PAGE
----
Ask Jenny


January 16, 2020

I had a 7am shift in Beverly Hills. I slept over at Jamie’s apartment the night before, then woke up at 6am, took an orange from her kitchen counter, and left while she was still asleep to make it to my job.

I will remember this as the chapter in my life where I worked five very different jobs. The job I’m currently talking about is at Anthropologie, a French-inspired clothing and lifestyle retailer for well-off women. The store sells a slew of feminine adjectives. Dreamy, bohemian, warm, rustic, romantic, beautiful. During early morning shifts, I usually restock our candles and stationery. This morning, for the first time, I was asked to vacuum and dust the entire store by myself.

A few weeks ago, I was in Mexico City. I was there for my second job, facilitating a workshop on business model design and strategic foresight for students at an interdisciplinary university. What a long, niche sentence. The students were much older and much cooler than me. For dinner one night, my mentor and I ate crickets on a pizza. I always had an intention to work and travel, to meet interesting people and eat new foods. I never thought it would happen this way. But it happened. Then suddenly I was on a plane back, then I was in Los Angeles traffic, then I was buying groceries and listening to the radio, and then at 7am a few weeks later, I was the same person, on my knees, picking lint out of a vacuum, cleaning the floor of a boutique in Beverly Hills at 7am.

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October 15, 2019


  1. I live in Los Angeles in an artist collective with 28 people. It’s crowded, but I kind of love it. I watch movies and cook family dinners with actors, musicians, dancers, screenwriters, models, designers, and stylists. Everyone is from everywhere else. My own life is full of uncertainty, so it’s good for me to be with friends who are also living for their dreams. We support each other through long days, bad health, insecurity, and the demands of our work.
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The Origin Of Cubism

September 14, 2019

This is a short journal ramble I wrote in February 2019.

If I asked you to describe yourself in one word, you would:

  1. avoid the question and tell me how other people describe you;
  2. say instead what you strive to be;
  3. ad-lib a cohesive story about a word that ties together your most recent narcissisms, even though deep down you know it’s not holistic;
  4. admit that it’s useless because it’s impossible!

Whichever way, I agree.

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Rare Woman

July 8, 2018

You are very kind and strong and smart, she tells me. But I think you should wear makeup more often so other people might take the time to notice these good qualities too. She miscommunicates, stroking my eyelid with bronze dust, but I know what she means. Who we seem is who we are to the impatient people of two-second handshakes. So my mother is honest about her femininity as an advantage. It’s her own way. She powders my cheek gently.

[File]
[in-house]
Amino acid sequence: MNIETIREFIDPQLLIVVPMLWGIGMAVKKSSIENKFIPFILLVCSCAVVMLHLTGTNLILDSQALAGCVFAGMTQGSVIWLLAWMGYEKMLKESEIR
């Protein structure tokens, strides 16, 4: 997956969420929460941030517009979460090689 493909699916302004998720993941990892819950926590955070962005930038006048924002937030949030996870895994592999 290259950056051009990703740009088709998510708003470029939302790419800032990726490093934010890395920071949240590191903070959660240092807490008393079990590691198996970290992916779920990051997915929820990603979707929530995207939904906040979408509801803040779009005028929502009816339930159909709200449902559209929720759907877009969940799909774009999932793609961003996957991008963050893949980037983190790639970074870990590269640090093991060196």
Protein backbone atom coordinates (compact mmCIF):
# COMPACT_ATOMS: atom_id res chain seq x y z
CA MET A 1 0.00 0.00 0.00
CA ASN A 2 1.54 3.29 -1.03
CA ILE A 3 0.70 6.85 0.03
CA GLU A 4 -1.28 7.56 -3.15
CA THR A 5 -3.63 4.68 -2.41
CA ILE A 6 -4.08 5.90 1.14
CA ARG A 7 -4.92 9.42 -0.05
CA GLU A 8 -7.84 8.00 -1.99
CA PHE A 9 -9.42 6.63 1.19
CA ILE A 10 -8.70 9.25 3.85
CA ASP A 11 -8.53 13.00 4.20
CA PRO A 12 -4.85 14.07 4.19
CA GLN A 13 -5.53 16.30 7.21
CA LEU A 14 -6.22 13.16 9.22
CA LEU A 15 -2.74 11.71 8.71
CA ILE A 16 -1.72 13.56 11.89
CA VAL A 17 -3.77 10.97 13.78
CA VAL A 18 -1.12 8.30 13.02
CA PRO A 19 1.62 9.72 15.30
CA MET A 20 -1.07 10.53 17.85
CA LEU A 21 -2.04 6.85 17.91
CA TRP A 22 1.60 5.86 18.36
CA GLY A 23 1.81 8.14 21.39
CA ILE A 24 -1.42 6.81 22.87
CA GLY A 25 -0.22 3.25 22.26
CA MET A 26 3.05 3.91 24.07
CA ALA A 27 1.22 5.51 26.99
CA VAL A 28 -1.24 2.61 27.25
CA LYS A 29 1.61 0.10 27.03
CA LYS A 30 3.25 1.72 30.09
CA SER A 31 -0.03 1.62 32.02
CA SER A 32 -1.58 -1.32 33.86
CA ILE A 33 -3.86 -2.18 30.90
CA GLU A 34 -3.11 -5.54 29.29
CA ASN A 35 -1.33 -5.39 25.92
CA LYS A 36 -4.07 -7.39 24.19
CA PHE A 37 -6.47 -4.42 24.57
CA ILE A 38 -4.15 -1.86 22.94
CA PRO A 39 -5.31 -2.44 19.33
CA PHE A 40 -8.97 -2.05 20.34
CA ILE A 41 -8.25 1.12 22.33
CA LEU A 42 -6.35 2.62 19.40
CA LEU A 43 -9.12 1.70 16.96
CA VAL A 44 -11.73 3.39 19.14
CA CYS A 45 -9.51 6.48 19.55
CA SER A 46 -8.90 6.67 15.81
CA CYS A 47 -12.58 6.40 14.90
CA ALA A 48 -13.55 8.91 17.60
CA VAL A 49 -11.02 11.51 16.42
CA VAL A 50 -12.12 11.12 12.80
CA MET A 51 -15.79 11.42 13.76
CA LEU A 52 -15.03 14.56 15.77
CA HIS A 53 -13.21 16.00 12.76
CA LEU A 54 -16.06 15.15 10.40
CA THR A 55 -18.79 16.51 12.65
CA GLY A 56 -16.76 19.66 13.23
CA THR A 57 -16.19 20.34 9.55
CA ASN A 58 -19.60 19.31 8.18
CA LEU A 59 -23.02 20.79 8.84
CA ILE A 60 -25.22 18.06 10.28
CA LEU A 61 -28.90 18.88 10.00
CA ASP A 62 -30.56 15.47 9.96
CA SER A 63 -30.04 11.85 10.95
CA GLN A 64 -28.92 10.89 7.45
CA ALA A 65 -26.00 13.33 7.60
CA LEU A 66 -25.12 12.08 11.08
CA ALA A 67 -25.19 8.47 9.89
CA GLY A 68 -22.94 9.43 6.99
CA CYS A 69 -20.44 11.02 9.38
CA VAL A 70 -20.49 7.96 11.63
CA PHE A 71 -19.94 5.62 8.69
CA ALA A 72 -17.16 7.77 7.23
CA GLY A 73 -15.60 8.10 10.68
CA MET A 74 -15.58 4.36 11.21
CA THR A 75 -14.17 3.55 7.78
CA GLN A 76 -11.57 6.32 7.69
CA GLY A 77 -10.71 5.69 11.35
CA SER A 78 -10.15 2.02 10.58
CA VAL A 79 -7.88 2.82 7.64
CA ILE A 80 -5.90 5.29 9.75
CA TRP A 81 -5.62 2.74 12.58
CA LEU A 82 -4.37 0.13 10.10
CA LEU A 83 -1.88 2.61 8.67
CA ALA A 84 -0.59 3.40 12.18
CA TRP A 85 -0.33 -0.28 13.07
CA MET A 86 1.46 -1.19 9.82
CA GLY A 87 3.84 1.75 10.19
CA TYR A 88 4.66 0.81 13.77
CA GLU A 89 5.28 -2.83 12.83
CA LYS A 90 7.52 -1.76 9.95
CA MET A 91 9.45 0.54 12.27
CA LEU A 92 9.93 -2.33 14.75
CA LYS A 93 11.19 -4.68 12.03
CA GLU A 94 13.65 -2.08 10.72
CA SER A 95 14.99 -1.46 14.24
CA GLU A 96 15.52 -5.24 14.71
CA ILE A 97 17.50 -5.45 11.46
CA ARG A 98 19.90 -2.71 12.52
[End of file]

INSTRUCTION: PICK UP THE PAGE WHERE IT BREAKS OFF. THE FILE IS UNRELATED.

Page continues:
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Sky Chatting

November 4, 2017

Back when I was afraid of falling asleep by myself, shadows of trees would rock against my bedroom ceiling. I did not want to close my eyes, so I would concentrate on its drywall texture. It was a map of unexplored geography. In the shadows, I imagined the stencils of kingdoms until I was dizzy from concentrating on the ceiling. I would turn away from the dark shapes and try to sleep, but restless nausea met the fear of closing my eyes.

We lived in Federal Way, Washington, back when “federal” was not in my vocabulary. There was a two-bedroom townhouse for you, me, and Robert. Every night, you and Robert went to sleep in the master bedroom. I went alone to my dark, drywall sky. I was afraid to close my eyes. I would go to your room to escape shadowy kingdoms. I could finally fall asleep next to you.

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February 18, 2017

“What they don’t understand about birthdays and what they never tell you is that when you’re eleven, you’re also ten, and nine, and eight, and seven, and six, and five, and four, and three, and two, and one. And when you wake up on your eleventh birthday you expect to feel eleven, but you don’t. You open your eyes and everything’s just like yesterday, only it’s today. And you don’t feel eleven at all. You feel like you’re still ten. And you are –underneath the year that makes you eleven.”

Sandra Cisneros

I turned 20 on Monday. I’d like to thank God for keeping my dumbass alive for this long, as well as these tidbits of insight I’ve picked up over two decades…

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